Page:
AfterDawn: Tech news

AOL, Real and Yahoo! could lose $100m to songwriters

Written by Dave Horvath @ 01 May 2008 14:15 User comments (1)

AOL, Real and Yahoo! could lose $100m to songwriters In a recent court ruling, songwriters could be owed upwards of $100 million in recovering costs for online performances. A court ruled that songwriters should in fact be paid more for their performances than they already are.
A New York court determined that AOL, Yahoo! and Real, who hold license agreements with certain songwriters, had generated some $5.56 billion last year on advertising stemming from online performances. With that, they considered it fair that Yahoo! with 18.7% and AOL with 9.1% in that advertising revenue, they could afford to let go of a bit more to the people that made that possible. The three companies were issued a blanket license by the American composers society ASCAP, but failed to negotiate a proper rate. This was heard and rectified by the courts yesterday.

Yahoo! had already reached an agreement with the with the four biggest proponents of the RIAA, but was slow to adopt a similar plan for paying composers and songwriters.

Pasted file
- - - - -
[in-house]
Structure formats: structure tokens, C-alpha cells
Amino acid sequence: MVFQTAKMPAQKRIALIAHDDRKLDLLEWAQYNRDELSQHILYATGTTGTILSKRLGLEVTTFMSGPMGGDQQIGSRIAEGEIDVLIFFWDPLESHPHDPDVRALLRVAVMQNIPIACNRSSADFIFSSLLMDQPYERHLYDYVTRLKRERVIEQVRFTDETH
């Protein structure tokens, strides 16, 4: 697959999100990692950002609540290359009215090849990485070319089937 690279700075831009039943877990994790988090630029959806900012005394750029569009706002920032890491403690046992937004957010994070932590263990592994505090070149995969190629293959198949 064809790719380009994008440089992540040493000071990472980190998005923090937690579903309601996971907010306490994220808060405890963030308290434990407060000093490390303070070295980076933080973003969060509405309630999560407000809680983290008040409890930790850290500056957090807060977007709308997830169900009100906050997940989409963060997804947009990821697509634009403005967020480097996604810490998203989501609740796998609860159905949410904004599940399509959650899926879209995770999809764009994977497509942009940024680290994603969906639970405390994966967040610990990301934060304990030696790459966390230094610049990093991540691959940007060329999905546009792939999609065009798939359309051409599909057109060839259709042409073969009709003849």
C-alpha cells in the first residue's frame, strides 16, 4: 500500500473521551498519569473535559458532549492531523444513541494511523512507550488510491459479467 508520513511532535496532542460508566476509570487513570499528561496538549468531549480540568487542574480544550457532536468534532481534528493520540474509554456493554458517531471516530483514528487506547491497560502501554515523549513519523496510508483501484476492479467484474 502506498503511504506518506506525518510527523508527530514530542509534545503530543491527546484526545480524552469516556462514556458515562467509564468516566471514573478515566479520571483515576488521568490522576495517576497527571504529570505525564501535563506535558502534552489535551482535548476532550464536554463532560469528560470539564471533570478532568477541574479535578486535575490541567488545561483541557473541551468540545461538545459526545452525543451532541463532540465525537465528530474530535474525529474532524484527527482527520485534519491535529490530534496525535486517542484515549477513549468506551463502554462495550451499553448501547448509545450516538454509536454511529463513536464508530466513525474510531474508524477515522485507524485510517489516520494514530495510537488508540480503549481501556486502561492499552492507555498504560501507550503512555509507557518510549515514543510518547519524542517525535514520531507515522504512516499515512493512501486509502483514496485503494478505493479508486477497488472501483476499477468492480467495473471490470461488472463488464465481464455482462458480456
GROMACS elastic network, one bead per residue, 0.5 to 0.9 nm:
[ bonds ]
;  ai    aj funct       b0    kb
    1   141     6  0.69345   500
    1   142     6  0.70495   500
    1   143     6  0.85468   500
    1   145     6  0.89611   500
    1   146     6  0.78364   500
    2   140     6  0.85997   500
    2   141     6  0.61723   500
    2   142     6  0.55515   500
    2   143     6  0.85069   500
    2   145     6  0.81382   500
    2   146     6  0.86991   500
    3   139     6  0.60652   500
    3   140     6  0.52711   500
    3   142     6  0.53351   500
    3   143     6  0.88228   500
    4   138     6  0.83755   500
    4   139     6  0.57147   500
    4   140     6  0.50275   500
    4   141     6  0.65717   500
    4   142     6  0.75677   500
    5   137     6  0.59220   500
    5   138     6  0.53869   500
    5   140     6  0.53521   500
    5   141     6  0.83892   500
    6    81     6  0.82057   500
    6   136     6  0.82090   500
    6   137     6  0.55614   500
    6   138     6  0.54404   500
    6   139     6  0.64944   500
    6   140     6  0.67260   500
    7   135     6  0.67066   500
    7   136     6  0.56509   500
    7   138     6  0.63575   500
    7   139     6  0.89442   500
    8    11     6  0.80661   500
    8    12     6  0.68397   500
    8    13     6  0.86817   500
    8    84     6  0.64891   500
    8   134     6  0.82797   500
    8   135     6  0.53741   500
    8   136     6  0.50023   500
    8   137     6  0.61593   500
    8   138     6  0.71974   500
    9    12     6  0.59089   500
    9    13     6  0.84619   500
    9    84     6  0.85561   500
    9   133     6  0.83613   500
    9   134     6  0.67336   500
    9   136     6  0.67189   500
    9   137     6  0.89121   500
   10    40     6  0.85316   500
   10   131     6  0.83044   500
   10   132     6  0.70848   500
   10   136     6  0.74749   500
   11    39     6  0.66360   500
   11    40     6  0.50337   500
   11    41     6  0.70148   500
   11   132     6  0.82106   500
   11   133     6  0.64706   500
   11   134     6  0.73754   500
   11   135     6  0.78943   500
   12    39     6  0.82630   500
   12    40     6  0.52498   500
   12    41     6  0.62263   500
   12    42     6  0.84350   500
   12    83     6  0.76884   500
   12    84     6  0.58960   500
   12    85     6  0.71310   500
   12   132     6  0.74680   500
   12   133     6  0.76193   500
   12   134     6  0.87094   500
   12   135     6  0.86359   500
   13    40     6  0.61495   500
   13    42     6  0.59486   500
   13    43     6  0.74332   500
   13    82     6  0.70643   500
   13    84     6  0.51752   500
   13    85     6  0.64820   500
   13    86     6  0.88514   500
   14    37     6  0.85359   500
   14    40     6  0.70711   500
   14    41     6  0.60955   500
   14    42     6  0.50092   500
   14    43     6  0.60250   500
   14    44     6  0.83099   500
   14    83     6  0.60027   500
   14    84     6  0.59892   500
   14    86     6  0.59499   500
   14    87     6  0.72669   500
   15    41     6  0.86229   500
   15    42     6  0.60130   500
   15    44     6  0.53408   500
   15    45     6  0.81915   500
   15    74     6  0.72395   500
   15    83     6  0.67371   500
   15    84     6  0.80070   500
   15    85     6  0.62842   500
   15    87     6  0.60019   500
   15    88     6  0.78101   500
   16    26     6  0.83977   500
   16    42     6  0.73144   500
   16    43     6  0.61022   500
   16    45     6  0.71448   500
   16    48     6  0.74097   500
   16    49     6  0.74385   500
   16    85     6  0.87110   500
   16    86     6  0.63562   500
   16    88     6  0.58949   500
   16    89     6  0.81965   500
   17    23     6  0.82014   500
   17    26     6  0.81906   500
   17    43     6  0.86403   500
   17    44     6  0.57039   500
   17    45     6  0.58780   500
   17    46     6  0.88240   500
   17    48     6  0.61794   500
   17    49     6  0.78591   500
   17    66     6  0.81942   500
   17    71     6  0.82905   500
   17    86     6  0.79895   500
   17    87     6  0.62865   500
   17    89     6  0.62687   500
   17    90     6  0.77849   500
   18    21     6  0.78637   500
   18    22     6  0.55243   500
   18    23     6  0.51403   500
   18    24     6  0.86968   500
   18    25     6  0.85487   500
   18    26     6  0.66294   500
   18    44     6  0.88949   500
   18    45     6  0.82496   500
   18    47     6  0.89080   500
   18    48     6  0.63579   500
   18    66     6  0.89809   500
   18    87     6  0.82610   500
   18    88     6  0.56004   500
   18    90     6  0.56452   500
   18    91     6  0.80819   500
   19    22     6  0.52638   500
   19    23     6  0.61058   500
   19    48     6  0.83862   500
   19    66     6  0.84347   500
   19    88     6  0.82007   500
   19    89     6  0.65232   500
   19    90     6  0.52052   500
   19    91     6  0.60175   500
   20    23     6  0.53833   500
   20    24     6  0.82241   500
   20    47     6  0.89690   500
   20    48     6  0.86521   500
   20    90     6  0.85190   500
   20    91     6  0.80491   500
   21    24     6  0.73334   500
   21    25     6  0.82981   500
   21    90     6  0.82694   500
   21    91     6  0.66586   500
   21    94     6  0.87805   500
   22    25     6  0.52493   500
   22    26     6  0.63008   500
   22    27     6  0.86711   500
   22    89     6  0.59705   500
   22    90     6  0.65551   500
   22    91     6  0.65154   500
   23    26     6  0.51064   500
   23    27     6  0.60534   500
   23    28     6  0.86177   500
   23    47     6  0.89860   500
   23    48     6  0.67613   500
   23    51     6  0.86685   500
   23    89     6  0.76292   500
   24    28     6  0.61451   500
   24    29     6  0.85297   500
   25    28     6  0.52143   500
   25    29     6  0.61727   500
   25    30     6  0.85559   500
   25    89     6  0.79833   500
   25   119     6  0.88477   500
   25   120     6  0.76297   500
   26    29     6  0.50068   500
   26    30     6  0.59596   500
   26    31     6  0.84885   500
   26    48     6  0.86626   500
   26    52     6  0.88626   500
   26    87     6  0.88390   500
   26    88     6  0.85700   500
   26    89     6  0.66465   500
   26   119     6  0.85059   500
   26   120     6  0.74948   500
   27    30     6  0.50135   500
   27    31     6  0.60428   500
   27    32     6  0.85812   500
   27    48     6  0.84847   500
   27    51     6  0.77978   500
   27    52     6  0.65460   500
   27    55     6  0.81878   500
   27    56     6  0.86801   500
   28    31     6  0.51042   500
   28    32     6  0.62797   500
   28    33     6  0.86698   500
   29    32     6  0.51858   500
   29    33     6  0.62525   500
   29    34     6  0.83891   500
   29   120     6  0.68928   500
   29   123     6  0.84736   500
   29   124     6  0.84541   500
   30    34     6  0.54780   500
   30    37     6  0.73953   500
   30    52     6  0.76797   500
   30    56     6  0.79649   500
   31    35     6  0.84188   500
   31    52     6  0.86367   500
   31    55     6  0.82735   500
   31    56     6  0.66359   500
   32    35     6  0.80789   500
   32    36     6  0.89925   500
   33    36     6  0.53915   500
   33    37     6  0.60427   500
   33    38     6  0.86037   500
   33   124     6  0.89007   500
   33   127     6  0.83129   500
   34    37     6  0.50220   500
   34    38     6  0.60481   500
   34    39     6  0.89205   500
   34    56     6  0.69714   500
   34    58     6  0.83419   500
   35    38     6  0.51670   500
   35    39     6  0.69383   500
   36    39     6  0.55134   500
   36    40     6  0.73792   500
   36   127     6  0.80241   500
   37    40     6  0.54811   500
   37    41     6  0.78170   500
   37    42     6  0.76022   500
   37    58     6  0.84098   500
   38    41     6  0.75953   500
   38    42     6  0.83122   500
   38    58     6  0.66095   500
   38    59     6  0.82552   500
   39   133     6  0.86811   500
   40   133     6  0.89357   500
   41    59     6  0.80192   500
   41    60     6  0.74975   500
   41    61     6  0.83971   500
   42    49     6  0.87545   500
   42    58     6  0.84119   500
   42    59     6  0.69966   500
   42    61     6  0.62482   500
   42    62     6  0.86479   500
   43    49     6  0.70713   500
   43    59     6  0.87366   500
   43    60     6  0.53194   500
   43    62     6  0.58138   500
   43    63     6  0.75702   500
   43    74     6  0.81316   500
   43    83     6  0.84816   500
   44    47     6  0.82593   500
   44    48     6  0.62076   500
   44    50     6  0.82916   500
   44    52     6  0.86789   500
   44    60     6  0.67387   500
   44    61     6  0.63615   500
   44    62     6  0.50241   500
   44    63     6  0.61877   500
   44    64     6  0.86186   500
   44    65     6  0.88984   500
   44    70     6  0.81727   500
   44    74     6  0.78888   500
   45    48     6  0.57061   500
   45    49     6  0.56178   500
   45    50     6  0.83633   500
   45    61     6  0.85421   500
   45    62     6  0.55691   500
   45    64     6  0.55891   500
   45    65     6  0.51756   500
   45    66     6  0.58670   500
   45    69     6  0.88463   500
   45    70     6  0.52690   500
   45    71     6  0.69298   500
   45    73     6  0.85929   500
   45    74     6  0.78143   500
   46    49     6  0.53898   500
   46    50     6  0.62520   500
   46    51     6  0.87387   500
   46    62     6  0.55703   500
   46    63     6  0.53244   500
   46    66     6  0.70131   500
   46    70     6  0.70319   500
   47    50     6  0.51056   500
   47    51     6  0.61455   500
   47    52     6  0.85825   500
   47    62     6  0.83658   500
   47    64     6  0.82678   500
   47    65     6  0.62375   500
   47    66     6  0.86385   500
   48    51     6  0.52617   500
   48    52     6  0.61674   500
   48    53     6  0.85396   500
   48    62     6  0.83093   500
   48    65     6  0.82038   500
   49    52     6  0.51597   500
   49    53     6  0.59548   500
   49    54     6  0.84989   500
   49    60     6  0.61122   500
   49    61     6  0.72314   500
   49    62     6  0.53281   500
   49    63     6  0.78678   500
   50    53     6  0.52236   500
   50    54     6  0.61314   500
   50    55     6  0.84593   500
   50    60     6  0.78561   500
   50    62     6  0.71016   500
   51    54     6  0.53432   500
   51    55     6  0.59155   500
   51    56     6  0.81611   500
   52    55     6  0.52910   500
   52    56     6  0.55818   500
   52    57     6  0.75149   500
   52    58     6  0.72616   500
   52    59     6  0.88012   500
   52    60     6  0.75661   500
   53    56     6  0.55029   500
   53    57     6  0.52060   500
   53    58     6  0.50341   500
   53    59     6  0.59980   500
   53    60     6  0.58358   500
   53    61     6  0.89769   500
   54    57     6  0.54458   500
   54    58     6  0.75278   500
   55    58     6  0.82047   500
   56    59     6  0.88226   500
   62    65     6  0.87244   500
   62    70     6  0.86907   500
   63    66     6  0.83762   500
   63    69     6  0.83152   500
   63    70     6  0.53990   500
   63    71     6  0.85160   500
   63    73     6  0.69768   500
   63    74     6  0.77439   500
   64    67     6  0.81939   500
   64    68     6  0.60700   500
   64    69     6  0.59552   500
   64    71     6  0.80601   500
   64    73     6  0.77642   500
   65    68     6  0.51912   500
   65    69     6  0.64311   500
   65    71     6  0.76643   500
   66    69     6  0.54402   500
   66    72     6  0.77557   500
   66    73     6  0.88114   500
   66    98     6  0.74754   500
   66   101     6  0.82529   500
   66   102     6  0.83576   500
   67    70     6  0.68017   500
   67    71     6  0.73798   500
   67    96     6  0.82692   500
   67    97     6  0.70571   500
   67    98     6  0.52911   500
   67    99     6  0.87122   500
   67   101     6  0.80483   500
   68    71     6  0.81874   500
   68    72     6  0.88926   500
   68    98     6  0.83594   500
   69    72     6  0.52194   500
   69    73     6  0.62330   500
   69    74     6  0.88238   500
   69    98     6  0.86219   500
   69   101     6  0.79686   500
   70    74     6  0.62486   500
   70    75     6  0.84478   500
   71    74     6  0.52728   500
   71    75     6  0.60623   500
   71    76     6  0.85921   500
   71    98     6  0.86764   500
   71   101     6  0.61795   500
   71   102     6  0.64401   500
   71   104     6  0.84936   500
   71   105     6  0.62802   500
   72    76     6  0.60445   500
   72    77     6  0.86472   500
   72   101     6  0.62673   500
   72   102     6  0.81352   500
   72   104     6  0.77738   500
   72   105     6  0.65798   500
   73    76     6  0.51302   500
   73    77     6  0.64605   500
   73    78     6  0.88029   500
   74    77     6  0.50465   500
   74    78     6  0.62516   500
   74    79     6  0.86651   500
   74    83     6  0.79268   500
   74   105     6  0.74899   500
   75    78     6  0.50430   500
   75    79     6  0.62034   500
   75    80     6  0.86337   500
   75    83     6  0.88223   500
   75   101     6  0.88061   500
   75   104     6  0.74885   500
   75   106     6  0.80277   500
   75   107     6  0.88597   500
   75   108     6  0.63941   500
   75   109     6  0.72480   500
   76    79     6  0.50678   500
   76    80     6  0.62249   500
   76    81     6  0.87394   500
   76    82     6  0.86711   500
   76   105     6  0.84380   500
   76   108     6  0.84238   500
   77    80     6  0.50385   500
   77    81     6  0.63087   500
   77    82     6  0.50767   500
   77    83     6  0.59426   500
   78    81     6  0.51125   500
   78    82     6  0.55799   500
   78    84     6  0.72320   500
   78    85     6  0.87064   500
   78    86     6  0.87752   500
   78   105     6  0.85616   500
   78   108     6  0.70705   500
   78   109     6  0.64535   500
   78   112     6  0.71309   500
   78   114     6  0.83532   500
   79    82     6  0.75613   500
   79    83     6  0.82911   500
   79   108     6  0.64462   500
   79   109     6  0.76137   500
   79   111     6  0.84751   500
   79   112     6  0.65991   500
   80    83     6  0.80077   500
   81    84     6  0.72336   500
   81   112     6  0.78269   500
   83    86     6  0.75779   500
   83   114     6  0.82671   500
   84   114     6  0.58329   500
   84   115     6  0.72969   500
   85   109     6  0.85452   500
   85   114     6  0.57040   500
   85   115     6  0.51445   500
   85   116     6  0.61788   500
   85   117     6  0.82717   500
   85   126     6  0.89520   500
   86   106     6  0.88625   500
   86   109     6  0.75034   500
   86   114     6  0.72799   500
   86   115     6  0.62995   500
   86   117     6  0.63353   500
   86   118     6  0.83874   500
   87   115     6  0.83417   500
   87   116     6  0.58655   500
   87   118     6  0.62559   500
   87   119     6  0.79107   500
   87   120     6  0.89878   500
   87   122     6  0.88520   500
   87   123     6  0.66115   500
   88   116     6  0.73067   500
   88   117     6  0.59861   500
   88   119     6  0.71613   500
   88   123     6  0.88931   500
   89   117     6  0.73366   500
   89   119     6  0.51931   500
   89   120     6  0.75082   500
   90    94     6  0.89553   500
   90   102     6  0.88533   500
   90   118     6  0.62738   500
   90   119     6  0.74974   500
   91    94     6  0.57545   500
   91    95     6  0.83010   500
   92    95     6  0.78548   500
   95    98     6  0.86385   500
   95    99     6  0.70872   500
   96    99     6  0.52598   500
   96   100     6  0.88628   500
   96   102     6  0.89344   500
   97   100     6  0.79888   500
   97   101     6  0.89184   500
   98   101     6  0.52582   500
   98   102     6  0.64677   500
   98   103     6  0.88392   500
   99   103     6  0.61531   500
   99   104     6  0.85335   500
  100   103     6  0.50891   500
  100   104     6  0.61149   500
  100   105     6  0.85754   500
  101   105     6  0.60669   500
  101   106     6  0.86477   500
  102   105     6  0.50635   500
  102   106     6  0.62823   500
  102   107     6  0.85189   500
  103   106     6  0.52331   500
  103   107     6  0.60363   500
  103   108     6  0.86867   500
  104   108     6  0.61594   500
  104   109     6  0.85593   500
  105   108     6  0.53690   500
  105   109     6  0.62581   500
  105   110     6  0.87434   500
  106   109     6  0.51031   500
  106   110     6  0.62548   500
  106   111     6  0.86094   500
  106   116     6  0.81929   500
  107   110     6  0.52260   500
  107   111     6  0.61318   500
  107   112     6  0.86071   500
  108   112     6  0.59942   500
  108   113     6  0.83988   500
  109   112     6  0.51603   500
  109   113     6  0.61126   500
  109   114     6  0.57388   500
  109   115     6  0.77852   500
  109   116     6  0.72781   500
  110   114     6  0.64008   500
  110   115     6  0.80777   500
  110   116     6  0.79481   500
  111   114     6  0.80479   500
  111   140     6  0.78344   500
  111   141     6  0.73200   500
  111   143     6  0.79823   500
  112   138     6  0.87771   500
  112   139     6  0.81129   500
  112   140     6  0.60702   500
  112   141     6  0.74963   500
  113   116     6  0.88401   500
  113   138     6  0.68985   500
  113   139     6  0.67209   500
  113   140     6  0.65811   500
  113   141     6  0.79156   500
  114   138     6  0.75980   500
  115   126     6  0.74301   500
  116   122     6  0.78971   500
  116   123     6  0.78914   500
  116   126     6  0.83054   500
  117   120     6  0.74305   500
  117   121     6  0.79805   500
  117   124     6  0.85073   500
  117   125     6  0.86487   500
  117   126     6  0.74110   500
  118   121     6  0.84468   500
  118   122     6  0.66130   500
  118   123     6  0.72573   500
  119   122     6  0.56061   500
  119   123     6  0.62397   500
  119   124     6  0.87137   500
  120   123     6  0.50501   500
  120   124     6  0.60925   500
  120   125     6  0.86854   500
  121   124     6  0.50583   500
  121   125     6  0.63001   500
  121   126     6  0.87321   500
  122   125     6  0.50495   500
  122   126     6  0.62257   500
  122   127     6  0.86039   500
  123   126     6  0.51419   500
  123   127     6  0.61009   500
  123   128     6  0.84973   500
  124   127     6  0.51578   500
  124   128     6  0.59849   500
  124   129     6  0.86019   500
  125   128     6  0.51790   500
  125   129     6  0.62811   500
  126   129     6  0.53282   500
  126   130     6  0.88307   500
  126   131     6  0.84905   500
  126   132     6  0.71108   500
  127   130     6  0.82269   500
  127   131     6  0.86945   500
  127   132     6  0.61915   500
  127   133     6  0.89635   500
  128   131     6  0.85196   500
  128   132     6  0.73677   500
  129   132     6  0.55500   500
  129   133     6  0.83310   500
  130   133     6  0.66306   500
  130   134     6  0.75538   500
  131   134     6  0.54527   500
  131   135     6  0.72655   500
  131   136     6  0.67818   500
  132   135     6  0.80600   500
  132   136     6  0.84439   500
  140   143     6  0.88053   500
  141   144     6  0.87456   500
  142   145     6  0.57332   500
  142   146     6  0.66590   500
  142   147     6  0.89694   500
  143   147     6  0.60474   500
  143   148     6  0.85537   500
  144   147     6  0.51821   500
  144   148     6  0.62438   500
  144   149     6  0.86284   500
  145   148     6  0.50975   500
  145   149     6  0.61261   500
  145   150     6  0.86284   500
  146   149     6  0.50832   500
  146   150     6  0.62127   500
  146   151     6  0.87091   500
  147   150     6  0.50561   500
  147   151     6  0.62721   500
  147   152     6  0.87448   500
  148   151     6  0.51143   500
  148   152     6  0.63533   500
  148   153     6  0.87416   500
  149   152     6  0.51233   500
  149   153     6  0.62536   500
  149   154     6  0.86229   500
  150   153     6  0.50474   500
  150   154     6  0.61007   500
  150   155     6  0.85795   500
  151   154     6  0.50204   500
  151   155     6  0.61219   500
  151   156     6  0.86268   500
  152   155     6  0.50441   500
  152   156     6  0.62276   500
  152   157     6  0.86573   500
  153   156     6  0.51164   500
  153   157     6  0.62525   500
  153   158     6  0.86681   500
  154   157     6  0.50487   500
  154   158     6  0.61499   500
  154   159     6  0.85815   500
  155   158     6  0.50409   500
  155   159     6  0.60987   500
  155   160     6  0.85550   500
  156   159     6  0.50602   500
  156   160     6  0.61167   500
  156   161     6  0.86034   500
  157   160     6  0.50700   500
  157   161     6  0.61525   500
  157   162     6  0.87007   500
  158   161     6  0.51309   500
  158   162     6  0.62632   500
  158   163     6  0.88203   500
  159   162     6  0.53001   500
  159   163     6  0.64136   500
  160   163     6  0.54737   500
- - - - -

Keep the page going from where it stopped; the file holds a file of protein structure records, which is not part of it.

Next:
"Because the benefits of a blanket licence exceed the value of the right to perform the music in the repertory, the blanket licence fee must reflect these extra benefits," the court observed.

The court concluded that a revenue based formula brought forward by ASCAP was fair and reasonable, but a flat rate was not. It noted that the three companies used stealth tactics to hide advertisements behind their players which were showcasing online performances which essentially reduced the amount they were to pay.

The three internet companies were ordered to pay 2.5 per cent of revenue minus traffic acquisition costs and other expenses, backdated to 2002.

Previous Next  

1 user comment

11.5.2008 14:26

to bad current writers,content creators and artists can not sue the company's they sold their life's to for pennies....

Comments have been disabled for this article.

News archive